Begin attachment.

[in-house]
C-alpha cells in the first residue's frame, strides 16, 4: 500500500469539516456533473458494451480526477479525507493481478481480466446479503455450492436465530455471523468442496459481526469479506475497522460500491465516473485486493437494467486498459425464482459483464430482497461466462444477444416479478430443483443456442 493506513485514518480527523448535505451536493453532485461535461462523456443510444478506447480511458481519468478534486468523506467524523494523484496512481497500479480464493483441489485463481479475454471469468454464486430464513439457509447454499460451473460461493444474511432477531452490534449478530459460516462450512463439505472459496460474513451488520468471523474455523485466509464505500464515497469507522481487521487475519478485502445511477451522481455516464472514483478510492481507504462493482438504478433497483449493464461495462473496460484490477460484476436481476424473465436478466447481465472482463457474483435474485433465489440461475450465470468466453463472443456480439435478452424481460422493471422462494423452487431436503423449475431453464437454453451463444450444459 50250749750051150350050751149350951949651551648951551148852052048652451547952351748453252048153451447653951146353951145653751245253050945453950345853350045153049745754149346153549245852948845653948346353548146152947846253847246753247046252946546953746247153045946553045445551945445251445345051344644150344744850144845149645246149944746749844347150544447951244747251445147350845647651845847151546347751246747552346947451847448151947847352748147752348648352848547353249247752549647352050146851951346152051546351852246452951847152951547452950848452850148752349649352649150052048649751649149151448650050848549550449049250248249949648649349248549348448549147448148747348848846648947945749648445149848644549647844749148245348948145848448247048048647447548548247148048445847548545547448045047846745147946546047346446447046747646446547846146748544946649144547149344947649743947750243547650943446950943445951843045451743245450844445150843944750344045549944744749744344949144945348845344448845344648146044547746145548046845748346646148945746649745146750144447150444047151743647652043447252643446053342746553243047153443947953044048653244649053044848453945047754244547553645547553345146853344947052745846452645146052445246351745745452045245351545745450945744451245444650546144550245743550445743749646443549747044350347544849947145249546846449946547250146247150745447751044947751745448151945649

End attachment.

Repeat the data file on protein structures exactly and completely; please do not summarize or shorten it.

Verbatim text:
[in-house]
C-alpha cells in the first residue's frame, strides 16, 4: 500500500469539516456533473458494451480526477479525507493481478481480466446479503455450492436465530455471523468442496459481526469479506475497522460500491465516473485486493437494467486498459425464482459483464430482497461466462444477444416479478430443483443456442 493506513485514518480527523448535505451536493453532485461535461462523456443510444478506447480511458481519468478534486468523506467524523494523484496512481497500479480464493483441489485463481479475454471469468454464486430464513439457509447454499460451473460461493444474511432477531452490534449478530459460516462450512463439505472459496460474513451488520468471523474455523485466509464505500464515497469507522481487521487475519478485502445511477451522481455516464472514483478510492481507504462493482438504478433497483449493464461495462473496460484490477460484476436481476424473465436478466447481465472482463457474483435474485433465489440461475450465470468466453463472443456480439435478452424481460422493471422462494423452487431436503423449475431453464437454453451463444450444459 50250749750051150350050751149350951949651551648951551148852052048652451547952351748453252048153451447653951146353951145653751245253050945453950345853350045153049745754149346153549245852948845653948346353548146152947846253847246753247046252946546953746247153045946553045445551945445251445345051344644150344744850144845149645246149944746749844347150544447951244747251445147350845647651845847151546347751246747552346947451847448151947847352748147752348648352848547353249247752549647352050146851951346152051546351852246452951847152951547452950848452850148752349649352649150052048649751649149151448650050848549550449049250248249949648649349248549348448549147448148747348848846648947945749648445149848644549647844749148245348948145848448247048048647447548548247148048445847548545547448045047846745147946546047346446447046747646446547846146748544946649144547149344947649743947750243547650943446950943445951843045451743245450844445150843944750344045549944744749744344949144945348845344448845344648146044547746145548046845748346646148945746649745146750144447150444047151743647652043447252643446053342746553243047153443947953044048653244649053044848453945047754244547553645547553345146853344947052745846452645146052445246351745745452045245351545745450945744451245444650546144550245743550445743749646443549747044350347544849947145249546846449946547250146247150745447751044947751745448151945649